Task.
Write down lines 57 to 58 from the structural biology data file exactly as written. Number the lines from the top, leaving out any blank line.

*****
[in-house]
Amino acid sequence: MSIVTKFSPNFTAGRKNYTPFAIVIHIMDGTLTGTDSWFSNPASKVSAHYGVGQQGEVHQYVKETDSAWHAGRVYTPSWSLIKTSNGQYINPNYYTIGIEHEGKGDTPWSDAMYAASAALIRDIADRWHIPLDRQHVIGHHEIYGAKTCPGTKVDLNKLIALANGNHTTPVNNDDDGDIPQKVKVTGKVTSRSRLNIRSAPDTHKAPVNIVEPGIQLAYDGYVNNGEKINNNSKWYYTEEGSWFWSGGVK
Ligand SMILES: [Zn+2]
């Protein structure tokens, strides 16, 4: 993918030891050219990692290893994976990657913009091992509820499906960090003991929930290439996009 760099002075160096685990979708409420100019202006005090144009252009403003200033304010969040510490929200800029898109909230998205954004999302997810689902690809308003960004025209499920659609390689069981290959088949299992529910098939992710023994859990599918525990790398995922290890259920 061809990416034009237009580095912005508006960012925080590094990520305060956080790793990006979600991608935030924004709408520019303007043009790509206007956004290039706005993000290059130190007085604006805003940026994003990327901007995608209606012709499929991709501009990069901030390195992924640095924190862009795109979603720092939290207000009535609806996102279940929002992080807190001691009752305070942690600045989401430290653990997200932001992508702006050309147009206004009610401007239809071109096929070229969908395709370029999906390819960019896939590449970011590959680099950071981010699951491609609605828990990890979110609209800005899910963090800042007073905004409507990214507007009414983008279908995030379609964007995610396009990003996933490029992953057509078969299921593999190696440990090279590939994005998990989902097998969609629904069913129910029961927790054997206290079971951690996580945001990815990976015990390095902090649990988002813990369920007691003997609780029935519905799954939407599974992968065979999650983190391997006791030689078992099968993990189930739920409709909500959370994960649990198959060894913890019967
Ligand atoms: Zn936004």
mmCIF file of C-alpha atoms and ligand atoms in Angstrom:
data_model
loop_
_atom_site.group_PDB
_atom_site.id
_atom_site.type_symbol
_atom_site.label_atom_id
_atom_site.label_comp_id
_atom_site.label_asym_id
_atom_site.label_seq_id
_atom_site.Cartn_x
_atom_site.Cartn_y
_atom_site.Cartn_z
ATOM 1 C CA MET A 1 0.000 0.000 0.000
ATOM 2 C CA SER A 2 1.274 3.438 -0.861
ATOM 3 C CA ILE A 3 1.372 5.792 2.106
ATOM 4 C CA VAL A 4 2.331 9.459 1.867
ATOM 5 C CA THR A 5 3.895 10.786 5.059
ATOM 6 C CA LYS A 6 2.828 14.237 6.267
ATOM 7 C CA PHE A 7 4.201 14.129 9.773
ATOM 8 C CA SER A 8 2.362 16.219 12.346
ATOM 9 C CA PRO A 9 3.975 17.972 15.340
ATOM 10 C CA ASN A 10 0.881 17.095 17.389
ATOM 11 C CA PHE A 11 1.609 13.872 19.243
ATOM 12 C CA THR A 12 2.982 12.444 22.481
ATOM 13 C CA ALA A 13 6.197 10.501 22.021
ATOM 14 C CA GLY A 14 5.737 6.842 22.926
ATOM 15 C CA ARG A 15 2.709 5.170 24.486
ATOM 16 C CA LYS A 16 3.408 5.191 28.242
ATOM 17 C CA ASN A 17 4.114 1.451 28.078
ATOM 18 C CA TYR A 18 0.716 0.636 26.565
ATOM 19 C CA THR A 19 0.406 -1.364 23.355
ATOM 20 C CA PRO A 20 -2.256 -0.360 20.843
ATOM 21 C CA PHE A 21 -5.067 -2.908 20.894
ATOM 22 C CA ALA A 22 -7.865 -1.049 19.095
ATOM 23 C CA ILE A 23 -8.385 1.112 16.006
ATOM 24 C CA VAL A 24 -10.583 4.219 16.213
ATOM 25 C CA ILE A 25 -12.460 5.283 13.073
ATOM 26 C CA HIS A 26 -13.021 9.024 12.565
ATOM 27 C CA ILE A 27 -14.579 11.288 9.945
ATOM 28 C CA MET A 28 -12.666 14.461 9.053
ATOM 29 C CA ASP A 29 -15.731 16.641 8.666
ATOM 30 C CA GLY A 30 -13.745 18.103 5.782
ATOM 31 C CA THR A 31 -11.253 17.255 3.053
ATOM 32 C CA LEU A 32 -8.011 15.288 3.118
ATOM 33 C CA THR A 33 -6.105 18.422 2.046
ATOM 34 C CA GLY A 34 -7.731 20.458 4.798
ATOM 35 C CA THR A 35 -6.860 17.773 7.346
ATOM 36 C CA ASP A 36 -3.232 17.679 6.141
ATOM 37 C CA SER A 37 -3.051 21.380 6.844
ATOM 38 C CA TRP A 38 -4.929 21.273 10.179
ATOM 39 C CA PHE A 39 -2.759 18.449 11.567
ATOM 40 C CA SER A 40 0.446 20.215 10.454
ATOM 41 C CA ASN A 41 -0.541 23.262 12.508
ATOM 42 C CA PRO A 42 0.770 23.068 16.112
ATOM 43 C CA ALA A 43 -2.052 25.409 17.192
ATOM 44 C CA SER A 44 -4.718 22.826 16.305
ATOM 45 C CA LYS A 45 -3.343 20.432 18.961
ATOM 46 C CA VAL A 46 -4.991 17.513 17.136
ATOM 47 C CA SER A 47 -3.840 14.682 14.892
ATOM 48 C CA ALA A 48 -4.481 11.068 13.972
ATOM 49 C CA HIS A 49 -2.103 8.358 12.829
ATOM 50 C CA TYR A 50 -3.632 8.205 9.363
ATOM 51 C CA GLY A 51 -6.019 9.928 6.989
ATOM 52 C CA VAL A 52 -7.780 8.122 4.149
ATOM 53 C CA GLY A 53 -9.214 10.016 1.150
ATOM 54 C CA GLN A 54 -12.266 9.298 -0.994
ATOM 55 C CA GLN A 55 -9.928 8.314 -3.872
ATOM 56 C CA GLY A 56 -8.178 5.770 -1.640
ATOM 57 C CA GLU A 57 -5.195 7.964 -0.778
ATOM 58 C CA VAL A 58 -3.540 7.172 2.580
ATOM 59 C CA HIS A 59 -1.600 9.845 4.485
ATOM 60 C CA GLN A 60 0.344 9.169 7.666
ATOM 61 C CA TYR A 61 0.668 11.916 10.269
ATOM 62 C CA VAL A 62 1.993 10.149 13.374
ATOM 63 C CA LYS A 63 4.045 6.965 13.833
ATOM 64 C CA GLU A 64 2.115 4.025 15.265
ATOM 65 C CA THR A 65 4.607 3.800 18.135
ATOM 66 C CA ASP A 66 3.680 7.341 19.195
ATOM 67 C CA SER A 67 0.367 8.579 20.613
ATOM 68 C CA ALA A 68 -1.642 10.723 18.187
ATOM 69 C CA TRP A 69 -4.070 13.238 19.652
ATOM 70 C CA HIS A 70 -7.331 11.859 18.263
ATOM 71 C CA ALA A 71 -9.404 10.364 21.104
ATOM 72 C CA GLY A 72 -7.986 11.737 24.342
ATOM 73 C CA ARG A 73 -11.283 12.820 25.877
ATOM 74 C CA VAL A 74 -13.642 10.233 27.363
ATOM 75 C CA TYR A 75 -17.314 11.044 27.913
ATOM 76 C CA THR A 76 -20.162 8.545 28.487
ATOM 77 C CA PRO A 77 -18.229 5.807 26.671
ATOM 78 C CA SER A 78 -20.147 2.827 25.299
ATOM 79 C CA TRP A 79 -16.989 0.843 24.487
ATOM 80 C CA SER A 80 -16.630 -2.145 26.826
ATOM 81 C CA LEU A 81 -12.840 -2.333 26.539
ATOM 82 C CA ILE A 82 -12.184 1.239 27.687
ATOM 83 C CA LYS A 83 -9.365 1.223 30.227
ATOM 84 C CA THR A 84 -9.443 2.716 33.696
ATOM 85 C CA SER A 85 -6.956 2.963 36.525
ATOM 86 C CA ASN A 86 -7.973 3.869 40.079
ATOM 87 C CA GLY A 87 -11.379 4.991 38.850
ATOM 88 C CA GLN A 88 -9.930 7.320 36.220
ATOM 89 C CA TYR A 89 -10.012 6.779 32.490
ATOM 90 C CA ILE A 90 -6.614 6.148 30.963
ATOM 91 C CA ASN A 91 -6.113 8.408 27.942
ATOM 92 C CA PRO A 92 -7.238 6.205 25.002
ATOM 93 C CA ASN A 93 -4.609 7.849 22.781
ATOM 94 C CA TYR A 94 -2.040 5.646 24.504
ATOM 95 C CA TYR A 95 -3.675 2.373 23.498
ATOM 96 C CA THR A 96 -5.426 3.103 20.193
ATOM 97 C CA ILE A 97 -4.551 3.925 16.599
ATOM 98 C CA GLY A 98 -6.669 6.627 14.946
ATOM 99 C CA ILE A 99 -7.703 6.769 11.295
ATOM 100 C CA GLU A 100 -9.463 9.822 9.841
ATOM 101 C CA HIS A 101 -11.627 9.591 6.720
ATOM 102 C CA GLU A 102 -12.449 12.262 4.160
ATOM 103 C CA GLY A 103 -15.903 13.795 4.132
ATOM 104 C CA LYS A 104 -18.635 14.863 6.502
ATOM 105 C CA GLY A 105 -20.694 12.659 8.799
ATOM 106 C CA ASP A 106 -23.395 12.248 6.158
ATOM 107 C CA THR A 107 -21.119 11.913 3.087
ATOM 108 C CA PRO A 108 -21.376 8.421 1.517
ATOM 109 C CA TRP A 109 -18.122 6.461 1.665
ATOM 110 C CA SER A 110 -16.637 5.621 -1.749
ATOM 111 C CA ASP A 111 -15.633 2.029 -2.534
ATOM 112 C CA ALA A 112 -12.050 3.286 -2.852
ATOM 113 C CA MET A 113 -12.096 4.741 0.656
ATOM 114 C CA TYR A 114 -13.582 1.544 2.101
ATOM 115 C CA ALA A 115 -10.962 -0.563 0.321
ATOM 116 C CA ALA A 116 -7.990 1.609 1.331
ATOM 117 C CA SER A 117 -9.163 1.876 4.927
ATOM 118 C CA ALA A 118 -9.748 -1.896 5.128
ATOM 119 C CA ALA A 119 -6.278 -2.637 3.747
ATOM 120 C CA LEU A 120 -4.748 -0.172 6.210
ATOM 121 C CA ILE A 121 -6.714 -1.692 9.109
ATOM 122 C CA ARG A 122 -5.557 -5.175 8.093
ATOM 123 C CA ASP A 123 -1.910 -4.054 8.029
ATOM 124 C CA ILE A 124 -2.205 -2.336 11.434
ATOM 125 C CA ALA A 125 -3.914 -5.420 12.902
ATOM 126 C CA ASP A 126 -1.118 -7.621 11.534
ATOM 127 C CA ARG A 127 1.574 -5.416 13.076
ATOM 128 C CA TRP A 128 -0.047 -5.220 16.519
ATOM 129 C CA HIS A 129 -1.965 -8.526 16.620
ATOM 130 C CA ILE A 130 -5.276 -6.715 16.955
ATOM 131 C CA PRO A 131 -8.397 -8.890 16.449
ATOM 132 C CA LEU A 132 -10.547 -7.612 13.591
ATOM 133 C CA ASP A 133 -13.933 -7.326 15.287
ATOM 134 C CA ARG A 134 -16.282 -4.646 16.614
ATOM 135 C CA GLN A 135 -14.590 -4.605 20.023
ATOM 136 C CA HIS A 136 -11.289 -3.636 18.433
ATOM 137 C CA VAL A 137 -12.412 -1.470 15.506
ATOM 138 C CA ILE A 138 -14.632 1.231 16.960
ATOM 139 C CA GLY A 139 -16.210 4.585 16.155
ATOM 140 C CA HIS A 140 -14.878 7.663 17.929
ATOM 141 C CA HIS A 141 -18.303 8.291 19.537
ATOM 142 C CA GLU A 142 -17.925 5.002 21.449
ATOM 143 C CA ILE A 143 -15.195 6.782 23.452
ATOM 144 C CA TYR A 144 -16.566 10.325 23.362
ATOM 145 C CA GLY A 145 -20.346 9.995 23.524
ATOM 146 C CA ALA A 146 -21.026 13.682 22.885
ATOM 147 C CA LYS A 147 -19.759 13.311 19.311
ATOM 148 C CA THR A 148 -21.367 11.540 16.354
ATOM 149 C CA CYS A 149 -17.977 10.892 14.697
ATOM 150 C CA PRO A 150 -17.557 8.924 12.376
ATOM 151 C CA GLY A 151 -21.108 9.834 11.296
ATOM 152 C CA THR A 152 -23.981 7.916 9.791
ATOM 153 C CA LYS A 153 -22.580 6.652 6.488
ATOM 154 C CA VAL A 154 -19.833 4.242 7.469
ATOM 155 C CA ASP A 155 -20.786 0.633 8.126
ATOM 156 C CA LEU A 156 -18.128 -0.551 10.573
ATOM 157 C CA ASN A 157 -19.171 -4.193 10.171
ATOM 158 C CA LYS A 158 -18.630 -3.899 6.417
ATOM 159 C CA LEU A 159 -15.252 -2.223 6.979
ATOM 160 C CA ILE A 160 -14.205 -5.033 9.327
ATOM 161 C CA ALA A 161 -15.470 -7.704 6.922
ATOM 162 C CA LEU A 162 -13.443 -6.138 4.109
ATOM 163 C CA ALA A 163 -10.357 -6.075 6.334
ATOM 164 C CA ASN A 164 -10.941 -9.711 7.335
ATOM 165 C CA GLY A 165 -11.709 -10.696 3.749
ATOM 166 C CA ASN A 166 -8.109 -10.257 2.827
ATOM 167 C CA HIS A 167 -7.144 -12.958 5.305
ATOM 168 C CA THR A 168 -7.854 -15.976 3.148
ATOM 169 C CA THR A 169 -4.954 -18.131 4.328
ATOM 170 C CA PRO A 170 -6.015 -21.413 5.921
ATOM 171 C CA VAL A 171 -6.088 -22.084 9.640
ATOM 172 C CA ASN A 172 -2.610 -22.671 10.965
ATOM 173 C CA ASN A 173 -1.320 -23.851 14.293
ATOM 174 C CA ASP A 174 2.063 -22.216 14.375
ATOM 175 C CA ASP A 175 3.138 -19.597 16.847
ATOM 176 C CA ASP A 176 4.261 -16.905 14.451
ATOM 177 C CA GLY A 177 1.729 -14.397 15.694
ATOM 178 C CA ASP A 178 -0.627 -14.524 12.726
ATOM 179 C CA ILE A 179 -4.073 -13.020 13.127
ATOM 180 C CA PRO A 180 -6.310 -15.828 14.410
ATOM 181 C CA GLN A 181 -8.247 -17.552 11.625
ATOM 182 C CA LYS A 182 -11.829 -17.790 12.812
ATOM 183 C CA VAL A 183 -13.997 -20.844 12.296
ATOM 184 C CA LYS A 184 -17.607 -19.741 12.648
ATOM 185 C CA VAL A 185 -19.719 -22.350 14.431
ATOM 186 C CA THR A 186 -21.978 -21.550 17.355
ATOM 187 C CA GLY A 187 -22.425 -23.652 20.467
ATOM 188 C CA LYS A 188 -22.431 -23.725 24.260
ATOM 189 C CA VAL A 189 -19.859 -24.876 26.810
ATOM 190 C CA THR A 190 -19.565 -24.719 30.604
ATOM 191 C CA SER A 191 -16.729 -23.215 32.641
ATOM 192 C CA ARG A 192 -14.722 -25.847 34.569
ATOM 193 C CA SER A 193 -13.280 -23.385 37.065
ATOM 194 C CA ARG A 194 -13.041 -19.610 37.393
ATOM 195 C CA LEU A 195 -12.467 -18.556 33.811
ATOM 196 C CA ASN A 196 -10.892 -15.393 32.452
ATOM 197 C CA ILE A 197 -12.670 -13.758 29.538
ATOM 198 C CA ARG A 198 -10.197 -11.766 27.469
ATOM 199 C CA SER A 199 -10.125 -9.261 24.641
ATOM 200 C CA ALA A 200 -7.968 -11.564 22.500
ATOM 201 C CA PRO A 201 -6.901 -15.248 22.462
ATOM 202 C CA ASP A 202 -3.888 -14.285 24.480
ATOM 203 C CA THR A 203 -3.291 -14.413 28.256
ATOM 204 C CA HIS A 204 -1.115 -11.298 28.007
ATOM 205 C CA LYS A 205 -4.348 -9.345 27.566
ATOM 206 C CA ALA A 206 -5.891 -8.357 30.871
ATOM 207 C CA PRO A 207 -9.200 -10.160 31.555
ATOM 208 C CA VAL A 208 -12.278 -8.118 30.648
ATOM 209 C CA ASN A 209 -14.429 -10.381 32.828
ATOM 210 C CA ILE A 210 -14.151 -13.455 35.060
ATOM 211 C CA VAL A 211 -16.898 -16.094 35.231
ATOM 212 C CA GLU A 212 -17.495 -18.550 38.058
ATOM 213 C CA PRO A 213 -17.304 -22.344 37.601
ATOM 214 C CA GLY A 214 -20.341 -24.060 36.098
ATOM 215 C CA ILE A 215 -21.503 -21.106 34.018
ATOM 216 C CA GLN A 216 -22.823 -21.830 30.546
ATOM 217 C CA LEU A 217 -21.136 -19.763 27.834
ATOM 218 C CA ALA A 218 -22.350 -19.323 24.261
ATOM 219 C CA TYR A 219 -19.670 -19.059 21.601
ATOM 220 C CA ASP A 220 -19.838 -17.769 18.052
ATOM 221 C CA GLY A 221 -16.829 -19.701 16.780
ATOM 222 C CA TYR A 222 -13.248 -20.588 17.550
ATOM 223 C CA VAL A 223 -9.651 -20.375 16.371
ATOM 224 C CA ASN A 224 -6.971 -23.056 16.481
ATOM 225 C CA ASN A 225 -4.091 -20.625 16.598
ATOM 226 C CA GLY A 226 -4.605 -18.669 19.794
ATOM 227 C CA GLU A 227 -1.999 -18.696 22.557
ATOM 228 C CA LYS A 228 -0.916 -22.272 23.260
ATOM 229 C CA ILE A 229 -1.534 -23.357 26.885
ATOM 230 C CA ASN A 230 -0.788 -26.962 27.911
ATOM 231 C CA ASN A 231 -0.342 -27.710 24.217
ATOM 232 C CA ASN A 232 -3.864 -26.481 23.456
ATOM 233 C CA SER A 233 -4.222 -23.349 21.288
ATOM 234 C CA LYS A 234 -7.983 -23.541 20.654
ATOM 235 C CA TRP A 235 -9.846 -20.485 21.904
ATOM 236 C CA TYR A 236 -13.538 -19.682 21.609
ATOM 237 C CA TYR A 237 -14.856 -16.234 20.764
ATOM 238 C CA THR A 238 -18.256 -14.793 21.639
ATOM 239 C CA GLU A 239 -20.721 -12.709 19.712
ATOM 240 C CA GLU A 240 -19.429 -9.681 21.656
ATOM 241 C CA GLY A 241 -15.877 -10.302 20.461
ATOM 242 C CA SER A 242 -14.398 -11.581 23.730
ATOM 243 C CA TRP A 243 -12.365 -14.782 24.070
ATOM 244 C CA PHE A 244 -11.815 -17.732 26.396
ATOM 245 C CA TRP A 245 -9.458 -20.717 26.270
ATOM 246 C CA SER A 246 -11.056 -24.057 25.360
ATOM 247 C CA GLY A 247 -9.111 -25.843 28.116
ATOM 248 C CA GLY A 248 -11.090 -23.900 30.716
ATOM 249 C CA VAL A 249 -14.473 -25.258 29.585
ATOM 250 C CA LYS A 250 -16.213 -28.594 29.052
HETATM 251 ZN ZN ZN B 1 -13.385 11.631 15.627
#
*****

ATOM 39 C CA PHE A 39 -2.759 18.449 11.567
ATOM 40 C CA SER A 40 0.446 20.215 10.454